using, in the assessment design, language having one or more of a lower requirement for an ancillary KSA, a higher requirement for a focal KSA, and a lower requirement for a focal KSA;
using, in the assessment design, questions having one or more of a lower requirement for an ancillary KSA, a higher requirement for a focal KSA, and a lower requirement for a focal KSA;
redefining the test taker profile by changing one or more of the set of KSAs for the test taker profile, a number of values of a KSA that is used in the test taker profile, a definition of values of a KSA that is used in the test taker profile, and a definition of the permissible KSA values;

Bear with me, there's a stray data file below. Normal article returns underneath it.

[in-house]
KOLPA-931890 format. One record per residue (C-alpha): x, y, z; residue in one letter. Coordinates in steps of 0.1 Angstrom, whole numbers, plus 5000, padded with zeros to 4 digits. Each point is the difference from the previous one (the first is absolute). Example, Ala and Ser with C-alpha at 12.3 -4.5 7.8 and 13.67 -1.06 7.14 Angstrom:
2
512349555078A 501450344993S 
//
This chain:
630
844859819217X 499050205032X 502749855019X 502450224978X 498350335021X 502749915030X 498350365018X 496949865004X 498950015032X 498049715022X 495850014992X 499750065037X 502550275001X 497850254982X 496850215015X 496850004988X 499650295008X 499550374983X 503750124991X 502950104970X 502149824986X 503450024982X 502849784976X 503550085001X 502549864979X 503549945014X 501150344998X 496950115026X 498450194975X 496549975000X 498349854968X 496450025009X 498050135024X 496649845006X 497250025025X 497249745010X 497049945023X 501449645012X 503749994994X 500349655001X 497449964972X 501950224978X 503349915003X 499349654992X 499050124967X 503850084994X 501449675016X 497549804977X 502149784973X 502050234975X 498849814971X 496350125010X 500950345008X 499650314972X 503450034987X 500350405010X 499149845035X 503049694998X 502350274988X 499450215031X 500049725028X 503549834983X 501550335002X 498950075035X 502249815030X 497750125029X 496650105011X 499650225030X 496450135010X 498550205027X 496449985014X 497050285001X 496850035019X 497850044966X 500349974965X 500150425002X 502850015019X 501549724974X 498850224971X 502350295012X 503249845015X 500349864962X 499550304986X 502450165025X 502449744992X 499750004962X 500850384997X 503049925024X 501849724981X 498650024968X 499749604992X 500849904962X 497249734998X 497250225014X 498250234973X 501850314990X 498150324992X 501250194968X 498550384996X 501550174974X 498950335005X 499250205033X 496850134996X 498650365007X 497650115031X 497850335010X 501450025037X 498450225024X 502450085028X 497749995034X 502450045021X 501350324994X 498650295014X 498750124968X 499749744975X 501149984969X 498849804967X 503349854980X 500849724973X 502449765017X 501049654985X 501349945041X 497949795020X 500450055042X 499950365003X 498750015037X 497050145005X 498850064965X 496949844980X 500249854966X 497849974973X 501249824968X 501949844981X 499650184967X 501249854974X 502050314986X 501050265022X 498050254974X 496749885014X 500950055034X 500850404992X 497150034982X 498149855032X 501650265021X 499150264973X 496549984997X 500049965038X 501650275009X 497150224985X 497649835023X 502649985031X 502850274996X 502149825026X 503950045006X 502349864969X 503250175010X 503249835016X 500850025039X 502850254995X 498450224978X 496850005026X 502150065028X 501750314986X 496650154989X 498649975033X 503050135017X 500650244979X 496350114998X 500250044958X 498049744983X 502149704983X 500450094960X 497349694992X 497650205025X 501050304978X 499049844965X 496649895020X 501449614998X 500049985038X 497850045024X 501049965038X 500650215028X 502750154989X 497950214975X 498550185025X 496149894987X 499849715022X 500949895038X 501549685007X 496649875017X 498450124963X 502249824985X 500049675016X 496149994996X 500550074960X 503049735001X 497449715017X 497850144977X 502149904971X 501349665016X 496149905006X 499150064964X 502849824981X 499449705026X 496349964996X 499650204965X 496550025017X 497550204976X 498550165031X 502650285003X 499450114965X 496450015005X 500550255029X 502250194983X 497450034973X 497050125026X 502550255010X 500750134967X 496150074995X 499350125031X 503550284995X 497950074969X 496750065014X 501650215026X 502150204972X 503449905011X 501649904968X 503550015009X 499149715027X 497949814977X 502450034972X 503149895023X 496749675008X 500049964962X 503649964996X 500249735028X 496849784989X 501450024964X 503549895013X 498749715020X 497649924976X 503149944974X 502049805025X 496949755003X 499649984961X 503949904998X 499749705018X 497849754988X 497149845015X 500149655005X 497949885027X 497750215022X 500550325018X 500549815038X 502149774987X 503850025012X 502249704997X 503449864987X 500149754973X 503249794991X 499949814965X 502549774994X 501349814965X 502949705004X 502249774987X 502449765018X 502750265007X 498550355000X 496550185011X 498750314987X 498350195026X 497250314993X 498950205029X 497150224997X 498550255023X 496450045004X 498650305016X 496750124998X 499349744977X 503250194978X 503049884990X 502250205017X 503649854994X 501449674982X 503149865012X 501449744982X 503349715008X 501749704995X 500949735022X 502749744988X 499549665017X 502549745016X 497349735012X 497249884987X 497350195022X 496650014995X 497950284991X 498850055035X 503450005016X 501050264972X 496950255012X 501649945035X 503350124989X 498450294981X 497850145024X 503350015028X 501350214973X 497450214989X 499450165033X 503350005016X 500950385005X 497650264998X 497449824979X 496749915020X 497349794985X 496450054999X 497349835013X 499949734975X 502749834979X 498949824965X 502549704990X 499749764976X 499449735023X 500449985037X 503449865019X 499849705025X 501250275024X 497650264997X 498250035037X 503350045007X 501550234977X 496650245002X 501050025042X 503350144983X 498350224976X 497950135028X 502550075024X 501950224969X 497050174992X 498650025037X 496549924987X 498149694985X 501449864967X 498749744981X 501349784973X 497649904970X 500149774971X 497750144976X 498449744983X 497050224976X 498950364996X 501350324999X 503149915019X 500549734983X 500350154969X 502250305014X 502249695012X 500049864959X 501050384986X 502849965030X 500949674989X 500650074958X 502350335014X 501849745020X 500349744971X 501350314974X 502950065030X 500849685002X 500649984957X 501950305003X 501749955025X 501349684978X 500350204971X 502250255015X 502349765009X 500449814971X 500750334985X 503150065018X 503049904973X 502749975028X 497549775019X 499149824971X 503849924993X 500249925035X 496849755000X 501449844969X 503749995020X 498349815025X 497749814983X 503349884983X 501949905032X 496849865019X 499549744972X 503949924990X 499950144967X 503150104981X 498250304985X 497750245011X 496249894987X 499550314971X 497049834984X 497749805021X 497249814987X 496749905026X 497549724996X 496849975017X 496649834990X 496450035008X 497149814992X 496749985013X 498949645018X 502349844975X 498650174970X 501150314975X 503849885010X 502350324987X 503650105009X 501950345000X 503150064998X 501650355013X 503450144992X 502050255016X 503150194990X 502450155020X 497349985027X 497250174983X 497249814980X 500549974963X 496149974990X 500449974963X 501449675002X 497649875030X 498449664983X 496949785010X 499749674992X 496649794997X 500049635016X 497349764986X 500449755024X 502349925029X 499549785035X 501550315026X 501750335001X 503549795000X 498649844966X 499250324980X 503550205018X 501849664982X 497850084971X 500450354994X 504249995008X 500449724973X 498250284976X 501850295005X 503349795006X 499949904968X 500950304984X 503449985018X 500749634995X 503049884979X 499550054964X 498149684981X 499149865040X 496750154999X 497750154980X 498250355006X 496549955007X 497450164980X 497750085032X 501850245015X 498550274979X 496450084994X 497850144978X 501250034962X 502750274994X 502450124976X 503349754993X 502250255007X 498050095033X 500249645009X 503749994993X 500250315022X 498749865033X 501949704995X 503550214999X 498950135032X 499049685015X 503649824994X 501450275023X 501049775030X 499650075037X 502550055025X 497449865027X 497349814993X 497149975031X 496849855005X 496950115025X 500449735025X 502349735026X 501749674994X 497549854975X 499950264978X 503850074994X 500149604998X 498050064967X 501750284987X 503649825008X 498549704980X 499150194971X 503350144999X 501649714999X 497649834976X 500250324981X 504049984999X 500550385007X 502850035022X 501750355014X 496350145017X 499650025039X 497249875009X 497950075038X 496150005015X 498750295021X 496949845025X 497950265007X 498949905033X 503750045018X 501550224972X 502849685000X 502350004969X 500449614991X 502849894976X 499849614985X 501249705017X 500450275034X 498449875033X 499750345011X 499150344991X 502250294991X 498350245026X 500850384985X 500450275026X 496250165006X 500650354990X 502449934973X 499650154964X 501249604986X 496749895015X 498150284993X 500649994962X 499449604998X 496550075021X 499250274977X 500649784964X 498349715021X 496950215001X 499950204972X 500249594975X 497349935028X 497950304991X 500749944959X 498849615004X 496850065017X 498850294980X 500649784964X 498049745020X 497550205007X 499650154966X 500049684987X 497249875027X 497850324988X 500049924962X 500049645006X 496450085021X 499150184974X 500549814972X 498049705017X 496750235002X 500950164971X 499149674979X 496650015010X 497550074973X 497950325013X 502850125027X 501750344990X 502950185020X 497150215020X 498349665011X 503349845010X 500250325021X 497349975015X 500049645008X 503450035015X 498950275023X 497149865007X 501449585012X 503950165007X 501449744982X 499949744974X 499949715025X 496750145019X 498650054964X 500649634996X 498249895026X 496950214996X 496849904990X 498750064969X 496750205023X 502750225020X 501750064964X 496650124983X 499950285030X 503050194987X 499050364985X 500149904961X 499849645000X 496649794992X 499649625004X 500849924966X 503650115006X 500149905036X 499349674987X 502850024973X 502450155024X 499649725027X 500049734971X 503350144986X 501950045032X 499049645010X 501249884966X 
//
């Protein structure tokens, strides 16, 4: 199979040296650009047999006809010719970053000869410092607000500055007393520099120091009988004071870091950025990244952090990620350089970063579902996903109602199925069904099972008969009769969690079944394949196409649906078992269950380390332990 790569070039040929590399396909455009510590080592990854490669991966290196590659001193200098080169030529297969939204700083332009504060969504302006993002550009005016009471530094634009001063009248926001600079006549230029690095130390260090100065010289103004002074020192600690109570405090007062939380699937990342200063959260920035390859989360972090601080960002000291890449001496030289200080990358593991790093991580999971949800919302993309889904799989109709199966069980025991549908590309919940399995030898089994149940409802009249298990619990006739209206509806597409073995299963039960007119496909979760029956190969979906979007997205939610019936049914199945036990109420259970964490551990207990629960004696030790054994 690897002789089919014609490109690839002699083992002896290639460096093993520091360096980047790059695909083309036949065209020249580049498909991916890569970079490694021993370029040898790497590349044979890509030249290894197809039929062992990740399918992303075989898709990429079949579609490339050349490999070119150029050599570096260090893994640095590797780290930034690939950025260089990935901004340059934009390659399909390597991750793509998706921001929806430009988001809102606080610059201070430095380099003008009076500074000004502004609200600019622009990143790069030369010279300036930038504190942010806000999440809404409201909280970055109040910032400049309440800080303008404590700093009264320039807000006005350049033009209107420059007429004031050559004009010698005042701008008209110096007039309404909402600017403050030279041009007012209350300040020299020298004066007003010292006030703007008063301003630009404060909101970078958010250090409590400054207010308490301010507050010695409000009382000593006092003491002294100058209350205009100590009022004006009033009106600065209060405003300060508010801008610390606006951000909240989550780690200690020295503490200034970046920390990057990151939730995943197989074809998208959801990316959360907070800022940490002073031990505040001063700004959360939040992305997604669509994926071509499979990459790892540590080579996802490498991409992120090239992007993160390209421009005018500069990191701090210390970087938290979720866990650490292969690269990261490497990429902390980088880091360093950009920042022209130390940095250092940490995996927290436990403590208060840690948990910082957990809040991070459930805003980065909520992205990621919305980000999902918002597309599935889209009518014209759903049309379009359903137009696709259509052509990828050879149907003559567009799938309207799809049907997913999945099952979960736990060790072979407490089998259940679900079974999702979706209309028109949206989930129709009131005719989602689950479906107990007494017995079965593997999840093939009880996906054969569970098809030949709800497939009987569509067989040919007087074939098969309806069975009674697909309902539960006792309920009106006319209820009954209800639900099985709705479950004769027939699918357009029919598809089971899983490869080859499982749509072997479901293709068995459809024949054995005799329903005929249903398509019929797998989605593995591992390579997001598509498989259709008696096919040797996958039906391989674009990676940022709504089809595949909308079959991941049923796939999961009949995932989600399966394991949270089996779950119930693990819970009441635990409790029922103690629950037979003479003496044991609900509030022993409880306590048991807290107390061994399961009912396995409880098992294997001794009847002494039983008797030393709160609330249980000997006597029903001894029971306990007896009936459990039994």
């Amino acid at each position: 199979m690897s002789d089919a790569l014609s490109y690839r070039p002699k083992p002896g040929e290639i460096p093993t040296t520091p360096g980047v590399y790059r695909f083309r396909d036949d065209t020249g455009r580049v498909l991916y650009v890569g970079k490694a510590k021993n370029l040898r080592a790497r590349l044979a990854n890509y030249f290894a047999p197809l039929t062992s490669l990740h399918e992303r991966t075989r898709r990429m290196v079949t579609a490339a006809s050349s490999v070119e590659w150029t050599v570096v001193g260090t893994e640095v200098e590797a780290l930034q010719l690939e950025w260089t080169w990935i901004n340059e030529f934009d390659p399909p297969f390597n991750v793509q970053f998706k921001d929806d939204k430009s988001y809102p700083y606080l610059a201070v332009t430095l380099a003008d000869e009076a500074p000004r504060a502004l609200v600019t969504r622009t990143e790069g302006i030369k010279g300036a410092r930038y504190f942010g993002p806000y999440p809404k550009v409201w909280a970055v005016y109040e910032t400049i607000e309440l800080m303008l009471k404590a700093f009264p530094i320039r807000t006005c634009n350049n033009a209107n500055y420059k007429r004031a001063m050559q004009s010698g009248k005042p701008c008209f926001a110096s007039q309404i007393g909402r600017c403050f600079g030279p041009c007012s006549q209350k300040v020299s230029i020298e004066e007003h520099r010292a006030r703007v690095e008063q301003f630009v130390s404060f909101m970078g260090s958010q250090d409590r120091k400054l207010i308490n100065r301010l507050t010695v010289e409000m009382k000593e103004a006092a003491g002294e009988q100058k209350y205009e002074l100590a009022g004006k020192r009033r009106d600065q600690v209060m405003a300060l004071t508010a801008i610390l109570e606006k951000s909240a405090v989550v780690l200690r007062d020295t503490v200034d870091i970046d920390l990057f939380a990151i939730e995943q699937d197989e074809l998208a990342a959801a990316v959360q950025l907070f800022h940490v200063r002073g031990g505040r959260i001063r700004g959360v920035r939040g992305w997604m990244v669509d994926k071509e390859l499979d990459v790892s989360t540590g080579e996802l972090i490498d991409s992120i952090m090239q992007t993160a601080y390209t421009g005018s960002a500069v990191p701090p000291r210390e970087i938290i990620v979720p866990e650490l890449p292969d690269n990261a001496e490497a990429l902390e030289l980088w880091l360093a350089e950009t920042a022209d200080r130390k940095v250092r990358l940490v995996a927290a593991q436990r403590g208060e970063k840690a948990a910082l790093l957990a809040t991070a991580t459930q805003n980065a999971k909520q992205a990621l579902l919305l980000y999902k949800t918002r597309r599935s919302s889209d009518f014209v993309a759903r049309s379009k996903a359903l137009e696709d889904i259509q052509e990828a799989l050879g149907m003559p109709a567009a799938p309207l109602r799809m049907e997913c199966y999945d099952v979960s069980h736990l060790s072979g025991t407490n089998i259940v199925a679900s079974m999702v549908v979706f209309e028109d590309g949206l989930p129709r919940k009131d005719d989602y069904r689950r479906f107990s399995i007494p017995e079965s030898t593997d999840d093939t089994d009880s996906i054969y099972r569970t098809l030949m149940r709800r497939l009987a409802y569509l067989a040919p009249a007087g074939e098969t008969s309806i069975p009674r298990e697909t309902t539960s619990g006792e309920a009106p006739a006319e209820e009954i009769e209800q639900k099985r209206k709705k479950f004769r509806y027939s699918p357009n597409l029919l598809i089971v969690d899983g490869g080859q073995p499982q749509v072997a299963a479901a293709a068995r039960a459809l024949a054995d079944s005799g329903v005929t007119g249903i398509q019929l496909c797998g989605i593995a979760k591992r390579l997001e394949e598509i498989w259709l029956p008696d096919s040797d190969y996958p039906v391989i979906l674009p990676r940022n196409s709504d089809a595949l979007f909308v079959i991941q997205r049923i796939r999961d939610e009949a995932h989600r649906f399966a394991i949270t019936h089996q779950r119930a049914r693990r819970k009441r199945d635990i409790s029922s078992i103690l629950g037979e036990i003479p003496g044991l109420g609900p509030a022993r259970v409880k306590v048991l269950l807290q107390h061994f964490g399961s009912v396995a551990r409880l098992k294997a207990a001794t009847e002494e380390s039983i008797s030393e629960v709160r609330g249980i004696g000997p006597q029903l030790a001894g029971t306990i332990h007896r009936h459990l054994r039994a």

redefining the test taker profile by realigning one or more values for a KSA to broaden the set of test takers represented at a value for a KSA;
redefining the test taker profile by realigning one or more values for a KSA to narrow the set of test takers represented at a value for a KSA;
using, in the assessment design, a changed set of provisions for score reports; and
using, in the assessment design, changed guidance materials for the interpretation of score reports.
8. The method of
if the targeted proficiency value does not match the effective proficiency value, determining whether an indication of invalidity exists.
9. The method of
determining that an indication of invalidity exists if, for an ancillary KSA, the profile value is less than the requirement.
10. The method of
determining that an indication of invalidity exists if, for a focal KSA, the requirement exceeds the focal value.
11. The method of
determining that an indication of invalidity exists if, for a focal KSA, the requirement is less than the focal value.
12. The method of
13. The method of
14. The method of